How to Calculate the Density of Solids or Liquids

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  • 0:01 What Is Density?
  • 0:42 Calculating Density of…
  • 2:40 Example Problem
  • 5:01 Lesson Summary
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Lesson Transcript
Instructor: David Wood

David has taught Honors Physics, AP Physics, IB Physics and general science courses. He has a Masters in Education, and a Bachelors in Physics.

After watching this video, you will be able to explain what density is and calculate the density of solids or liquids from physical measurements. A short quiz will follow.

What Is Density

Density is a measure of how compact the mass in a substance or object is. The density of an object or substance can be calculated from this equation: density in kilograms per meter cubed is equal to mass in kilograms, divided by volume in meters cubed (p = m / v). So density could be described as the number of kilograms that 1 meter cubed of substance weighs.

When two materials are mixed together, the density is what determines which one will rise and which one will sink. This tells you whether objects sink or float and explains why cold fronts sink below warm fronts in weather patterns. Understanding density is an important step in understanding the world around us.

Calculating Density of Solids or Liquids

When you're asked to calculate density, you need to use a combination of the density equation we've already introduced and an understanding of volume. For example, you might not be given the actual volume of the material or object to put into the density equation. Instead, you may be given the measurements of the object and be expected to figure out the volume yourself.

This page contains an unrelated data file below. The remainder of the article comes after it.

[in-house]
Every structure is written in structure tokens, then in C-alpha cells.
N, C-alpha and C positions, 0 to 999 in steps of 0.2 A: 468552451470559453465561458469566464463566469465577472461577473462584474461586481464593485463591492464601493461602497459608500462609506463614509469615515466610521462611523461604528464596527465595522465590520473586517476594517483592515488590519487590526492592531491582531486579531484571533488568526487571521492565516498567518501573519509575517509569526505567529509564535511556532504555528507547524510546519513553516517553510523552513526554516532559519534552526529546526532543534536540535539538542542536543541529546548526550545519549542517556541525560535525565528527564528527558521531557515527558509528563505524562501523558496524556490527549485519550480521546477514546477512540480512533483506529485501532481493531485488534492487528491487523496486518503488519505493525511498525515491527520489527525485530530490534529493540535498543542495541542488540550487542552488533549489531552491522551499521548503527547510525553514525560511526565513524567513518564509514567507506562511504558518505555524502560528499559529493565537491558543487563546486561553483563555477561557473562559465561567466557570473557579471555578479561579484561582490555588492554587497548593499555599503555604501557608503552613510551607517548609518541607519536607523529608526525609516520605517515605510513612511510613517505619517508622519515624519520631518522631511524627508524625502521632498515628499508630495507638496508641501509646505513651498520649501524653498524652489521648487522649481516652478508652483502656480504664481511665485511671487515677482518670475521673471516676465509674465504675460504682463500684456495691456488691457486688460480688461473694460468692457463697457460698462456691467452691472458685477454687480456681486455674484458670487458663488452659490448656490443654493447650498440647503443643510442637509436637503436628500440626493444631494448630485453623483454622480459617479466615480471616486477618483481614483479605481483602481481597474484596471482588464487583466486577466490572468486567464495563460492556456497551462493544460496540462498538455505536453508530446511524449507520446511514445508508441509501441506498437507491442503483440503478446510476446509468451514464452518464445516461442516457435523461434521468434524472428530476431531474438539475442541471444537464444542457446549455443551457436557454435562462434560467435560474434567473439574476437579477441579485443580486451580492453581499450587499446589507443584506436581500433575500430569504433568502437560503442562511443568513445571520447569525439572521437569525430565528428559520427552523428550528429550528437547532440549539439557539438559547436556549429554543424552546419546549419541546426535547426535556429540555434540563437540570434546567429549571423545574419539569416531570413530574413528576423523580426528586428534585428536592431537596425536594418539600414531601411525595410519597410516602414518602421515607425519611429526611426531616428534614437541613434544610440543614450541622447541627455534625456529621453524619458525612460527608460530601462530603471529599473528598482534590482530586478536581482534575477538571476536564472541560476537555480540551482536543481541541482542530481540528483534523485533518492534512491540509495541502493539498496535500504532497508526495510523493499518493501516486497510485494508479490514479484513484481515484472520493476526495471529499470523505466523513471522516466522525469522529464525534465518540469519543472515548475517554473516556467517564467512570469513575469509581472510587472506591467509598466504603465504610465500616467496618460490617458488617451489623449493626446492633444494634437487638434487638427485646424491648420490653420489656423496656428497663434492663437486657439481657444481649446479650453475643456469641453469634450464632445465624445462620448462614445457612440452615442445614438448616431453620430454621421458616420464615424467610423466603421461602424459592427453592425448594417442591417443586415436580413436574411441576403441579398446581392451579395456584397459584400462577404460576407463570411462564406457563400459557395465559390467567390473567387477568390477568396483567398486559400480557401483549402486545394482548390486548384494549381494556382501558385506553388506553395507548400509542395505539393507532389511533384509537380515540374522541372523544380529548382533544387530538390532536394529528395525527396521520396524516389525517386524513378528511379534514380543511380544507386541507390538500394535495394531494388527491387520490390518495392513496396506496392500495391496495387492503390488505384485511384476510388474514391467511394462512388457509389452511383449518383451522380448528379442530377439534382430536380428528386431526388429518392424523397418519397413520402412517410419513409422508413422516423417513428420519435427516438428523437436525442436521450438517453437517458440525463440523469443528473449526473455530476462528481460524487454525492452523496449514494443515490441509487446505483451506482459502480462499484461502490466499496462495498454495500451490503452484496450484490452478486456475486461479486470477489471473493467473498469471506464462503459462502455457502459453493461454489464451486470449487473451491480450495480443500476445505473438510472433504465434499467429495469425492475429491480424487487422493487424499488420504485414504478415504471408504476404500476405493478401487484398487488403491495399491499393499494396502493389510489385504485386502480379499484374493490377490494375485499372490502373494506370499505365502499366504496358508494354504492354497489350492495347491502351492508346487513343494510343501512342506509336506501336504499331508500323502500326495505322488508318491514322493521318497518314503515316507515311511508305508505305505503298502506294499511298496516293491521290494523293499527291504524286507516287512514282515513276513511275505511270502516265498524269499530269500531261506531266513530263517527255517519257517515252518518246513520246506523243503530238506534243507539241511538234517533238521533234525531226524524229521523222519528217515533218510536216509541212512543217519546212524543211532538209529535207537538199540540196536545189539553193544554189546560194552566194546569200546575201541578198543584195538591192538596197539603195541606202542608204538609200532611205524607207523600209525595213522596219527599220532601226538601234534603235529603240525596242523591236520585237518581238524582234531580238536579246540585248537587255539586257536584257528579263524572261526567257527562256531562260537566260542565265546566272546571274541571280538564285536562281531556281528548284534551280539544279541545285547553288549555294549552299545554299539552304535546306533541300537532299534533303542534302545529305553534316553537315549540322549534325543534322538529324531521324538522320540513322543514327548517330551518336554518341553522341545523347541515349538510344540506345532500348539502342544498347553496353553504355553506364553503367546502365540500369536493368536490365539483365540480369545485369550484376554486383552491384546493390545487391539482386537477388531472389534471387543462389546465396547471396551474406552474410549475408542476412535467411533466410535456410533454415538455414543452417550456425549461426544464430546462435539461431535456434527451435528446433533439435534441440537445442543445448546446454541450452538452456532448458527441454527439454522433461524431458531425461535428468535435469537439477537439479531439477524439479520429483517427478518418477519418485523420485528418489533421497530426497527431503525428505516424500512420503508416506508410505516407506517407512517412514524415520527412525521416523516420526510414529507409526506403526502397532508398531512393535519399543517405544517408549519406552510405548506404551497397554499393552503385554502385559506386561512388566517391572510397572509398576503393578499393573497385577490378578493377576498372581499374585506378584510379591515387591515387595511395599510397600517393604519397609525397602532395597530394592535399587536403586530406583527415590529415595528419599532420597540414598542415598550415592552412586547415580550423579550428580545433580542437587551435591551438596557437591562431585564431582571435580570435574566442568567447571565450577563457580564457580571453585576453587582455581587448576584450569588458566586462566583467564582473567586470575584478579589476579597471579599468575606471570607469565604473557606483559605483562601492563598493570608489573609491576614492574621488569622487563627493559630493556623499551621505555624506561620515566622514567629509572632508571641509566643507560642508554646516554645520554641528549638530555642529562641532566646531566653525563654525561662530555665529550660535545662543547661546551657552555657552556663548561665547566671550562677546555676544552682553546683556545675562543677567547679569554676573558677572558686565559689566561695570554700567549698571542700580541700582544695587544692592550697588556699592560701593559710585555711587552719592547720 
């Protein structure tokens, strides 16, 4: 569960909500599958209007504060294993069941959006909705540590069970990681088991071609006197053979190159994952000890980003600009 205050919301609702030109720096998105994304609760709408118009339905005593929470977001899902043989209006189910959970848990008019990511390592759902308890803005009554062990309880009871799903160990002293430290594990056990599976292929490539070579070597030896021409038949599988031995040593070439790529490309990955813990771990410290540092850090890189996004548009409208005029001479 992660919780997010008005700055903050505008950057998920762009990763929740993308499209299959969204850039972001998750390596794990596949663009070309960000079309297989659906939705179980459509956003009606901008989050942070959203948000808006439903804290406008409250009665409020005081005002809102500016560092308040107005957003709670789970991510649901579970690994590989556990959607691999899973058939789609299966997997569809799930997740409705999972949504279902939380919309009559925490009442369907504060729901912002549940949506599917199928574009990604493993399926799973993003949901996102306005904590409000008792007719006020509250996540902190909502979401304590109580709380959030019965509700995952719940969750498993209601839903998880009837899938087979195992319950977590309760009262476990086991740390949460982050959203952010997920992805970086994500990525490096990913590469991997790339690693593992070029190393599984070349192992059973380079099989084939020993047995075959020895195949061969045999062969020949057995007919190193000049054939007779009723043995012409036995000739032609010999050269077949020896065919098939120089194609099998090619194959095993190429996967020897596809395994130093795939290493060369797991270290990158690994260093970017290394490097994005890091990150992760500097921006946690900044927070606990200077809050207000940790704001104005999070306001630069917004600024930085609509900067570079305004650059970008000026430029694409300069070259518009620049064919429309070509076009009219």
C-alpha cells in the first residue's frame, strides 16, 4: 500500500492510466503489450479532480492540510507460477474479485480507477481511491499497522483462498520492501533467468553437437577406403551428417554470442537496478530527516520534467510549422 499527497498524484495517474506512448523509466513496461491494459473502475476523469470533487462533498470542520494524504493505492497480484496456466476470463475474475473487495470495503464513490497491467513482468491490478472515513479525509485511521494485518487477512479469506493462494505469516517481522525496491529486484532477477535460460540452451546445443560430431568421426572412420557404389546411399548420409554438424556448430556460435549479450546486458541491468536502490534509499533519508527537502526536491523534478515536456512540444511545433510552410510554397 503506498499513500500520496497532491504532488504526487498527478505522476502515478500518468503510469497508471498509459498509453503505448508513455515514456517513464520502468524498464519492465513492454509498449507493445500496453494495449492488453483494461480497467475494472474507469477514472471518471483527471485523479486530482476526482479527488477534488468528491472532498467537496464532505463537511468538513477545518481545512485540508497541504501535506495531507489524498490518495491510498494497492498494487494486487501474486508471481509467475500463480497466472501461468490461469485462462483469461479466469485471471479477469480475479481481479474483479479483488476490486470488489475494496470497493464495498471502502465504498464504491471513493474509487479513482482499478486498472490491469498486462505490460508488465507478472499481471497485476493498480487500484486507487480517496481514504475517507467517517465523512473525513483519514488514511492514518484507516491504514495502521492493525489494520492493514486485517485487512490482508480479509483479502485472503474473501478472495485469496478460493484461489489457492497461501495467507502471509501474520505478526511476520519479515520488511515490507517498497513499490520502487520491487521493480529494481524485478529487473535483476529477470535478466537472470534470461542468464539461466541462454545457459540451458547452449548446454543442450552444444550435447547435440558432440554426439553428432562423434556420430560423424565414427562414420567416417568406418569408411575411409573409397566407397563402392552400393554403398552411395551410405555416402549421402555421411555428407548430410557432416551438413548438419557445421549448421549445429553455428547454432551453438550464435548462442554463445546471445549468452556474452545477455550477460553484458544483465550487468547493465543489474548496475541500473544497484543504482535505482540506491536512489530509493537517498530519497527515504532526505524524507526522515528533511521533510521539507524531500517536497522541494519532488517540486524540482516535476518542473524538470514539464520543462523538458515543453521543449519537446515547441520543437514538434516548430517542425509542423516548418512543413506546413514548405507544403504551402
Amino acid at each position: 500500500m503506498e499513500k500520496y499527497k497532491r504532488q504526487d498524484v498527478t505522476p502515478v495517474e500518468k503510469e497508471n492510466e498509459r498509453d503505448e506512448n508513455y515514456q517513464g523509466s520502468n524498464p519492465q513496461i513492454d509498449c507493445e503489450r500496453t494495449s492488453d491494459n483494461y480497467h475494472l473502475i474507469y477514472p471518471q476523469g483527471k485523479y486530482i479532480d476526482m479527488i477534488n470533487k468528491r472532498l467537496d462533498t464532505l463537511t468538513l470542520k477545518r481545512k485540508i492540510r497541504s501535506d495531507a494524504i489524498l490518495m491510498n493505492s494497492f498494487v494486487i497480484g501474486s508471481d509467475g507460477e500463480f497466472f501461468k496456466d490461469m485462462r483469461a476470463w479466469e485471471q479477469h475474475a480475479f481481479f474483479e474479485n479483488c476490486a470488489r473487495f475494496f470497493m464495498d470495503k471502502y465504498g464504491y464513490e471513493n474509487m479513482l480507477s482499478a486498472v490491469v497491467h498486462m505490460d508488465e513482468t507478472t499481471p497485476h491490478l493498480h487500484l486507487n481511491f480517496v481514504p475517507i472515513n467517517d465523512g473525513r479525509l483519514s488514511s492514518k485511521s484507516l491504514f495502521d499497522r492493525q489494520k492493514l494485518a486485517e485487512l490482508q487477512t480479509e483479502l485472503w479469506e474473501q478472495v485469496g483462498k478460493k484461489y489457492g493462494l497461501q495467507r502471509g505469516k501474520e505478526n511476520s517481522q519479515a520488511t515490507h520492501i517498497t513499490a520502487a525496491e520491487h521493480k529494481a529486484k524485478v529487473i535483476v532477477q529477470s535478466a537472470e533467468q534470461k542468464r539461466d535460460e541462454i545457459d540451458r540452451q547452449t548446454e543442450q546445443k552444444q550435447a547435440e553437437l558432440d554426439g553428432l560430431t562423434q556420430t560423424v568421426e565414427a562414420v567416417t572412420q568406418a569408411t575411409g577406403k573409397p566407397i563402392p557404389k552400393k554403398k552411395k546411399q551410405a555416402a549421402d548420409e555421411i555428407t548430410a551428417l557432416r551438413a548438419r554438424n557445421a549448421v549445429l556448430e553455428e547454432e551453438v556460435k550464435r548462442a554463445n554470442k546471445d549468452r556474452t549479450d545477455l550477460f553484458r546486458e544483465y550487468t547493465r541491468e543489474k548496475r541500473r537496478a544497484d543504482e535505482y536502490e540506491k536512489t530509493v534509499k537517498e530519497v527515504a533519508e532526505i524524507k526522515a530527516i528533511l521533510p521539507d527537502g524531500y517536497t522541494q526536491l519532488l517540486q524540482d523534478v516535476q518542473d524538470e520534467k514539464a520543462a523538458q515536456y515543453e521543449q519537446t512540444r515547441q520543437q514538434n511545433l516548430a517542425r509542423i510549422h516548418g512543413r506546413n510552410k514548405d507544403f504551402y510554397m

The volume of a cube or cuboid is length times width times height (L * W * H). So if you needed to calculate the density of a cube, you would first measure the length of one of the sides. Let's say that the length of our cube turned out to be 3 meters. You would first need to calculate the volume by multiplying 3 by 3 by 3 (V = 3 * 3 * 3). You would also need to put the cube on a scale to measure its mass. Last of all, you would divide your volume by your mass to get the density of the cube (p = m / v).

But what if the material isn't a solid? What if it's a liquid?

Measuring the volume of a liquid isn't as obvious, because liquids change shape. When you measure liquids in a measuring jug, the numbers on the side are things like fluid ounces, pints, and liters (or milliliters). Liters are used in scientific equipment because those are standard scientific units. And there's a very good reason we use liters. Volume is measured in meters cubed, and 1 meter cubed is equal to 1,000 liters. So the conversion is super easy. (Also note that 1 liter is equal to 1,000 milliliters).

So to summarize, here are the steps to calculate the density of a solid or liquid:

1. Figure out the volume, by either measuring the dimensions of a solid or using a measuring jug for a liquid. Convert any units as needed to get a number in meters cubed.

2. Put the object or material on a scale and figure out its mass.

3. Divide the mass by the volume to figure out the density (p = m / v).

Example Problem

Okay, let's go through an example. Your best friend really likes milk, and one day you get curious. You wonder what the density of the milk he drinks is. Your friend lets you borrow his glass of milk to figure it out. You put the milk in a measuring jug and find that he has 150 milliliters of milk. Then you put it on a scale. The mass of the glass and the milk together is 0.115 kilograms, and the mass of the glass on its own is 0.1 kilograms. What is the density of the milk?

First of all, we should write down what we know.

  • The volume of milk, Vmilk, is 150 ml.
  • The mass of the glass and milk, mglass&milk, is 0.115 kg.
  • And the mass of the glass on its own is 0.1 kg.

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